But does it matter who is behind the lens when a news story breaks? As part of his presentation, Professor Hadland showed a series of slides showing the photographic coverage on the day of the 9/11 attack on New York’s twin towers. The narrative was of dust-covered, all-male rescue teams; women were totally invisible. Brenda Berkman, former New York City fire department captain, said the picture was not only inaccurate “but threatened to discourage young women from considering careers in the emergency services”. Natasha Hirst said:
“We all bring our experiences and backgrounds to bear on the choice of a shot, and women will have access to areas that men cannot reach. I am deaf and that informs the way I work and how I approach photography. That is why having more diversity in the industry is so important, it broadens the perspective of how the world is portrayed.”
The panel discussed how picture desks often fell into making decisions based on stereotypes, such as women being sent on jobs involving nursery schools. Sports journalism has been particularly tough area for women to get work. As an NUJ report on sports journalism commented, you are more likely to see a woman on the frontline of a war than on the touchline of a football or rugby match. Even where women make decisions, for example as curators of photographic galleries, men’s work predominates.
Charlie Booth is is programme producer at Redeye, the photography network based in Manchester. Of the network's members, 43 per cent identify as women, 55 per cent as men and 2 per cent either not disclose or said they were non-binary. Redeye offers support for those starting out and networking opportunities for those further in to their careers. Charlie said members’ stories reflected Professor Hadland’s work – women said they experienced sexist and patronising behaviour from men in the industry and that child-care issues often held their careers back. “It’s hard. Of a group of women students who won photography awards, only one of them has carried on with her camera. The others say they have lost their love of photography because it is too hard to make a living from it,” she said.
Celia Jackson joined the conference via a link to Cardiff. She is co-founder of Phrame, a photography collective based in South Wales which focuses on promoting and supporting women photographers. It sells itself as an inclusive and welcoming space for everyone, regardless of age, gender, race, class or creed. She said: “We run portfolio reviews where women can come along and bring their work and ideas in a friendly environment, put on exhibitions for women beginners and we raise funding for grants and bursaries and put on skill-sharing events. Photography has always had a very gendered language; up until the 1980s the photographer was always referred to as a him. Remember the Kodak campaign which said its camera was so simple even women could use it?”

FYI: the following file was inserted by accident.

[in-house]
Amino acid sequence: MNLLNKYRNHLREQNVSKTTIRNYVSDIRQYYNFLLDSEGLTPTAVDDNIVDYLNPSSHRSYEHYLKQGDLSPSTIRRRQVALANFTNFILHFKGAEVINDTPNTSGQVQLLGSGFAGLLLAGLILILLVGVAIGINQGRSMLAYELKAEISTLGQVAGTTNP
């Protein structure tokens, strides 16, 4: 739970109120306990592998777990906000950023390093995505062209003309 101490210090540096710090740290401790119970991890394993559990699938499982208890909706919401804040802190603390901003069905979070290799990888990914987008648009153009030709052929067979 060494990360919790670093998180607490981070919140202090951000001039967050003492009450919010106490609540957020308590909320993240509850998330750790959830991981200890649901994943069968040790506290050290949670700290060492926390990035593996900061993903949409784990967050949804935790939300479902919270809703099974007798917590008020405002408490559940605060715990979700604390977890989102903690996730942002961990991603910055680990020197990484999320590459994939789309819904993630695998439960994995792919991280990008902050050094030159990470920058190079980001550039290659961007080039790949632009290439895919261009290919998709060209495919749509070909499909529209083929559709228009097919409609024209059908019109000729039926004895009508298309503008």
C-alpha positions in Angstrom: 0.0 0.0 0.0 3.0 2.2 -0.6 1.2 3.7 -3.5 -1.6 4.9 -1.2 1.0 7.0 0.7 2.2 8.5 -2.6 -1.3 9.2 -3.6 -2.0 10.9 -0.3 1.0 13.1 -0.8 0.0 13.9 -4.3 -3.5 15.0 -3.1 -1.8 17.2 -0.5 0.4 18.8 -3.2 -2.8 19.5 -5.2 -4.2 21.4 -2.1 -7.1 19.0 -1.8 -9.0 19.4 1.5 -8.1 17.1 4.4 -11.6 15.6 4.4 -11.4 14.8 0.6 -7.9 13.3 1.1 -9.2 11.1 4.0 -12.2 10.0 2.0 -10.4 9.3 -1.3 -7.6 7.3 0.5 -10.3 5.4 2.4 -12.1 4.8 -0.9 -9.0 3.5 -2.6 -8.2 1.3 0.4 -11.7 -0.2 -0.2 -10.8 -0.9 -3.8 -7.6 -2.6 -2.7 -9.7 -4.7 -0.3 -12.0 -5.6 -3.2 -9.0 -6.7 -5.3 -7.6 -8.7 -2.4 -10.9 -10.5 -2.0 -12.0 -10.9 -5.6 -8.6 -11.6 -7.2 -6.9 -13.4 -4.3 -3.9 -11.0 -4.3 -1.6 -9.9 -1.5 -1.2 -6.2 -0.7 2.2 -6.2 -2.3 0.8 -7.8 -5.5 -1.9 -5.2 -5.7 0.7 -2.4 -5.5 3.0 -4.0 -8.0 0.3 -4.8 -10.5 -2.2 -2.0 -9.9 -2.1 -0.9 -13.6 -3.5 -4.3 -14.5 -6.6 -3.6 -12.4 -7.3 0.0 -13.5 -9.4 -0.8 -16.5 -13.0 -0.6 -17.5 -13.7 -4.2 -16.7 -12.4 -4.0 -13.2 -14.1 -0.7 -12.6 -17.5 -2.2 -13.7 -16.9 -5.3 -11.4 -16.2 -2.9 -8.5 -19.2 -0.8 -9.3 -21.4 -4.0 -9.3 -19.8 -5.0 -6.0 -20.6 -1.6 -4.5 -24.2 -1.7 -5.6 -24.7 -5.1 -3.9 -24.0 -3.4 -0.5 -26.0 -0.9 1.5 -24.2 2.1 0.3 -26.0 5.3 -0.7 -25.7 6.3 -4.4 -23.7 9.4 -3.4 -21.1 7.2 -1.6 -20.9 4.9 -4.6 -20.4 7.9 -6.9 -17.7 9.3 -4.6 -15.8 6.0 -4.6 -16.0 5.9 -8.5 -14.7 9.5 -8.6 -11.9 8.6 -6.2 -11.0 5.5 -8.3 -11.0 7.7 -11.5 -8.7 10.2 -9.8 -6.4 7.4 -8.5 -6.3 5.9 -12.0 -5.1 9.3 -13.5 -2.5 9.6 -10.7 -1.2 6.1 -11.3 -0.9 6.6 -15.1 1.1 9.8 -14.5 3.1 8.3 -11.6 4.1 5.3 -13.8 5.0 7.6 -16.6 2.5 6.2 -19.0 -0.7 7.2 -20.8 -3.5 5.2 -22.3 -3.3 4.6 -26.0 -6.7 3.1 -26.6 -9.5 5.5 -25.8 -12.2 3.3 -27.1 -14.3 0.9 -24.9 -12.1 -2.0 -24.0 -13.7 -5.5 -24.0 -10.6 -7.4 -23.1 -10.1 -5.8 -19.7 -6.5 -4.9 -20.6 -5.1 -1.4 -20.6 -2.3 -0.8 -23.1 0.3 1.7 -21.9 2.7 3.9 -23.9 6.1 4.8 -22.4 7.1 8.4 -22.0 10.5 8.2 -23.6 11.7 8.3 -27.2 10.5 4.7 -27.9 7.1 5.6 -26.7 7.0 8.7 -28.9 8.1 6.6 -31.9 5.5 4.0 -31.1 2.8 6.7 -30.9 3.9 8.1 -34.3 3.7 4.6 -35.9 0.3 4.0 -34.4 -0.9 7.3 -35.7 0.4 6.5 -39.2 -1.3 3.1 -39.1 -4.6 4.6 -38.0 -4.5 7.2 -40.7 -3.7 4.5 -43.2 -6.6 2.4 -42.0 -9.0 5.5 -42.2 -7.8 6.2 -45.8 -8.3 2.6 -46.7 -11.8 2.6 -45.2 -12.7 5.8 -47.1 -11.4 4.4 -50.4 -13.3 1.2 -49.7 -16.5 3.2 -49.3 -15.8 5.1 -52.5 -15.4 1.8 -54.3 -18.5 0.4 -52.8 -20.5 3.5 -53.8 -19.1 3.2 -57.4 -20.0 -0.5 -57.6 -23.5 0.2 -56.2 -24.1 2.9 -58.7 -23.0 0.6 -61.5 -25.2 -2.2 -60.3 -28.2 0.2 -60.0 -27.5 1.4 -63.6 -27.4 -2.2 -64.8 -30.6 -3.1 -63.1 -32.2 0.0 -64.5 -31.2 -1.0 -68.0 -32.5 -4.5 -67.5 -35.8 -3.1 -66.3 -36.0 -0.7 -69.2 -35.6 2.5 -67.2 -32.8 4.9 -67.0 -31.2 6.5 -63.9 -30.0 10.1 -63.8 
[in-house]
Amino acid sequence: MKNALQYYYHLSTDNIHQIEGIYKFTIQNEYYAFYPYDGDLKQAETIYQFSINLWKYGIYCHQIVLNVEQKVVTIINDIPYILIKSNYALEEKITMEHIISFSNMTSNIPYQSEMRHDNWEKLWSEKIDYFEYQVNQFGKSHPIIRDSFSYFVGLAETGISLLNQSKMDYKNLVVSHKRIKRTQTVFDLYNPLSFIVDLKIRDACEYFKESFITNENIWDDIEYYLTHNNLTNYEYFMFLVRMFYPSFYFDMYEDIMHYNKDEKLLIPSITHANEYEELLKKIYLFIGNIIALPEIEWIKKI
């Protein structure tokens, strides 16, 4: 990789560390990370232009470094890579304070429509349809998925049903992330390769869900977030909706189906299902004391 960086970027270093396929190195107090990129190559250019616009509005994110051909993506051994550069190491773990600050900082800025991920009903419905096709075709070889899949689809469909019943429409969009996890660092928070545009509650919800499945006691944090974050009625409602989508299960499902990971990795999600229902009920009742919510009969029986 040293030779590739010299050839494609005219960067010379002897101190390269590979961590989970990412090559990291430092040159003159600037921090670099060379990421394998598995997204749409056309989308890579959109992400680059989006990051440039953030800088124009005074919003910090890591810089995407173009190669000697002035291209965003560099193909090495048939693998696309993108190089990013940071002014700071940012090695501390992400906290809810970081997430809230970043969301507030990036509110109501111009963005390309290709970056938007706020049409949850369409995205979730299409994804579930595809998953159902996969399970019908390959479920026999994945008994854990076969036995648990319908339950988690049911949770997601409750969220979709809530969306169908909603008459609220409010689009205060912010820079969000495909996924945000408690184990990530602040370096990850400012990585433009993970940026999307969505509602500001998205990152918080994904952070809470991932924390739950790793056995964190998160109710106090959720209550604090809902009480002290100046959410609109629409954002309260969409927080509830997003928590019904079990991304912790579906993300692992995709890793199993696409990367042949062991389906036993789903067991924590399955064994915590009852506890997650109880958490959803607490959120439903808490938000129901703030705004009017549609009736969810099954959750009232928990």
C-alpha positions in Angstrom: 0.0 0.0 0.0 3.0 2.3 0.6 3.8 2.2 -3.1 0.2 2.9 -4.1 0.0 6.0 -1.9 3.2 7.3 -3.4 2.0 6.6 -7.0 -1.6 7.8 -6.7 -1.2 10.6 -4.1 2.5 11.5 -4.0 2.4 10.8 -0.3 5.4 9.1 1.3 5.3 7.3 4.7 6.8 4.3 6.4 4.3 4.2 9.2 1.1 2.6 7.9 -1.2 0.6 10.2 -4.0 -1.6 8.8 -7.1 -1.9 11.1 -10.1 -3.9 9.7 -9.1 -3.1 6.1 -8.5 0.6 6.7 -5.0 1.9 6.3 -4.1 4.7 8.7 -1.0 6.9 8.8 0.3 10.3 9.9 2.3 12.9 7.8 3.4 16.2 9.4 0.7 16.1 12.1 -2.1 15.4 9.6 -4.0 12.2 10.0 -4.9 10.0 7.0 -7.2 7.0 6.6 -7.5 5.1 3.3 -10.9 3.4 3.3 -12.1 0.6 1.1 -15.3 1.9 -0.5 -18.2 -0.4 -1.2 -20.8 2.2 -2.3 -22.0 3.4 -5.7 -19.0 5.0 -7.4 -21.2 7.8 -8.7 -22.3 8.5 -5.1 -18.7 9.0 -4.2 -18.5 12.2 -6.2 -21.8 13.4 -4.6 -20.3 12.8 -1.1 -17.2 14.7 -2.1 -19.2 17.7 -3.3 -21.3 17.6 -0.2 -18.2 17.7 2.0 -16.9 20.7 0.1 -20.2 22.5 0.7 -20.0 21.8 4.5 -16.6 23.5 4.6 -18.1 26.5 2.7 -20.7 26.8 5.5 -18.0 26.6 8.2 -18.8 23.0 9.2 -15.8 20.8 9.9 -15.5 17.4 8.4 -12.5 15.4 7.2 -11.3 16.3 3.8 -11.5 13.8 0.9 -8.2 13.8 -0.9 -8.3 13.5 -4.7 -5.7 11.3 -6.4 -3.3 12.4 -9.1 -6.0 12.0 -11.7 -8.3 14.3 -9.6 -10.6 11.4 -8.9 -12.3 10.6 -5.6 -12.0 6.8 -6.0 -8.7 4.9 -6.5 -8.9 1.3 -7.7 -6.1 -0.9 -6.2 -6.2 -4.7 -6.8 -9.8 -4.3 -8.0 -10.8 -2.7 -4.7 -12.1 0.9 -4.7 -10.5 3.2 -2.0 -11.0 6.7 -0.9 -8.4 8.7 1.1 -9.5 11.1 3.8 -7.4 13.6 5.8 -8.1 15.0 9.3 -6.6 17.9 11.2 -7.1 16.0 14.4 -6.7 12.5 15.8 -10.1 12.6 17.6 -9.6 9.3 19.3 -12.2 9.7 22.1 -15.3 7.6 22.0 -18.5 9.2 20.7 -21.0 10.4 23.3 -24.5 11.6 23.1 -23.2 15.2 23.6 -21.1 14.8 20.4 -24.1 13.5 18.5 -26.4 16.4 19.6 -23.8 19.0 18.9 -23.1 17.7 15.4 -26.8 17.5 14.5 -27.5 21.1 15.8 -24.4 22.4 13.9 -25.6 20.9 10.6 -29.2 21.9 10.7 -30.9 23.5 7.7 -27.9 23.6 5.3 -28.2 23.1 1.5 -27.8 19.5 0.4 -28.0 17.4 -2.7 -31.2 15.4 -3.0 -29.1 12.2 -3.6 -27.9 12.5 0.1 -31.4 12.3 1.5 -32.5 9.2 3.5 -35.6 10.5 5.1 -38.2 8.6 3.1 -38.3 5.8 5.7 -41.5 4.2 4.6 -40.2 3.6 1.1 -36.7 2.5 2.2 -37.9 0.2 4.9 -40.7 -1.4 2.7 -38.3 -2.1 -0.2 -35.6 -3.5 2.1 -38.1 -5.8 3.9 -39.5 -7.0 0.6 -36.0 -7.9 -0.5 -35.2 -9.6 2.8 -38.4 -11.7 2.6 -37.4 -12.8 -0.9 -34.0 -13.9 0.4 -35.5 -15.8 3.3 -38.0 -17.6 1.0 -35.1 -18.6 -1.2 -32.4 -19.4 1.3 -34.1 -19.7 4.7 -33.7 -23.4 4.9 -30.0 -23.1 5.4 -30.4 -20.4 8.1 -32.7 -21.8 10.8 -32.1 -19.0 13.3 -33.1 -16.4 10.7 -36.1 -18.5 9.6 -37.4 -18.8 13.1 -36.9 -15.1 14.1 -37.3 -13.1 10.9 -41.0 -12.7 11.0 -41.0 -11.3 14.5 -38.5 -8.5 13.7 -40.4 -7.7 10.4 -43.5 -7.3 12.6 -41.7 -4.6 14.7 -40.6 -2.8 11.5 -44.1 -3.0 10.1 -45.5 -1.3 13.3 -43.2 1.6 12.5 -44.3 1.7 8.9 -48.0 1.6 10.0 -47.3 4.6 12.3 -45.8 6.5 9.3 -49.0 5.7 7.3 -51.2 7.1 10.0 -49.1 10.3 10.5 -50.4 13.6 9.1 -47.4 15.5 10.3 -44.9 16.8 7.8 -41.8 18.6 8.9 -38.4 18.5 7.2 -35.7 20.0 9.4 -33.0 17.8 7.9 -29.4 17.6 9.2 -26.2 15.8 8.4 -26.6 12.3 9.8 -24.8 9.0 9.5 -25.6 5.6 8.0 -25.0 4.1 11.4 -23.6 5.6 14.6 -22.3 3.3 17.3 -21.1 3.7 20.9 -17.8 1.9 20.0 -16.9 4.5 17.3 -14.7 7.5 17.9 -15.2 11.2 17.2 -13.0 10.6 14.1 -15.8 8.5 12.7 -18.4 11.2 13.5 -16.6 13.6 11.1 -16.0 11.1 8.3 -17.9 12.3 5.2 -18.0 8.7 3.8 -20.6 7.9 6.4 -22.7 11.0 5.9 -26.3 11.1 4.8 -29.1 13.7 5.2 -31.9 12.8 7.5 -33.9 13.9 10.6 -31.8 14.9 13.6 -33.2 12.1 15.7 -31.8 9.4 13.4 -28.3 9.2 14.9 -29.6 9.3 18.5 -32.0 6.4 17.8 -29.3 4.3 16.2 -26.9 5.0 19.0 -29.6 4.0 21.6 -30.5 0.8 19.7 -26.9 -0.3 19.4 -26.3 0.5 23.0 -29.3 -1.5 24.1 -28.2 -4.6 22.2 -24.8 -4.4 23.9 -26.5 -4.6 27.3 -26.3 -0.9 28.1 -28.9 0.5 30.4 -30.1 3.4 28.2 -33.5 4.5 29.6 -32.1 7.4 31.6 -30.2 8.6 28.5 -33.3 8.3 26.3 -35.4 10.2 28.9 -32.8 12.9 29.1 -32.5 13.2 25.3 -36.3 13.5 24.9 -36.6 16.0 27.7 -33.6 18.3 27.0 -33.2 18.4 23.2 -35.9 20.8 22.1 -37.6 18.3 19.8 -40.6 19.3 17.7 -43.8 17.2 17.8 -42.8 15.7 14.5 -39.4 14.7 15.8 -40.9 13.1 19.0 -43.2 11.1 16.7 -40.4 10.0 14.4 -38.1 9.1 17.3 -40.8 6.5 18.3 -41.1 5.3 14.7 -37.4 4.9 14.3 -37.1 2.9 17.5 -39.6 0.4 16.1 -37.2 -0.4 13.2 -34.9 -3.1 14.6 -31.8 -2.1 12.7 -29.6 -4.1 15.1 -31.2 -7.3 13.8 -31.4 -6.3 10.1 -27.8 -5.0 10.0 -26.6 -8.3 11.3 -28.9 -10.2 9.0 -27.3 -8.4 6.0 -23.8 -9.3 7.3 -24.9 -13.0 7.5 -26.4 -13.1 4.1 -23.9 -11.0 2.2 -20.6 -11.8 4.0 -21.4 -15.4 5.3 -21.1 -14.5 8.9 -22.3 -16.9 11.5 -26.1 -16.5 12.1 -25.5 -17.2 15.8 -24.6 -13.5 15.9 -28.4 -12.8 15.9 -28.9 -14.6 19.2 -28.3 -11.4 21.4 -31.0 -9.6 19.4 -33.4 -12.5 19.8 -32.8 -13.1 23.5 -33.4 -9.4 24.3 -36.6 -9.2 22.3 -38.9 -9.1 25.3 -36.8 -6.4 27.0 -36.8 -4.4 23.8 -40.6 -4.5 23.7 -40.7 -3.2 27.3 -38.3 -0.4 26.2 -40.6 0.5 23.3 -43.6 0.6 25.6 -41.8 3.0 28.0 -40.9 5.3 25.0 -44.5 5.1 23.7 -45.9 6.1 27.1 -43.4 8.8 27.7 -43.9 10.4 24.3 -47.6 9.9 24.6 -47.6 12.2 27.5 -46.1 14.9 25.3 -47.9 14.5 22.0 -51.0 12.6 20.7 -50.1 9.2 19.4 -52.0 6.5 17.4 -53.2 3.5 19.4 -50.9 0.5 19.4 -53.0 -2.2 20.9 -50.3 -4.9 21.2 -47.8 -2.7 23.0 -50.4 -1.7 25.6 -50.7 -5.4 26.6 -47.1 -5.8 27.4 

Pennie Quinton, chair of the London Freelance Branch, who has recently worked in Palestine, said she had experienced male colleagues pushing her out of the way on jobs she had been sent to. But she had also been helped by men – particularly on her trip to Palestine when male photographer colleagues looked out for her.
After the panel discussion and Q&A session, those attending worked in groups to discuss what support would help women photographers. The need for a course on confidence-building was most popular, as was more training on the business side of freelance photography and the development of mentorships. There was a call for the union to work with commissioning editors to encourage them to increase the diversity of their pool of freelances. One group said they would like information on how make them and their equipment safe, another advocated more opportunities for networking and the sharing of positive case studies.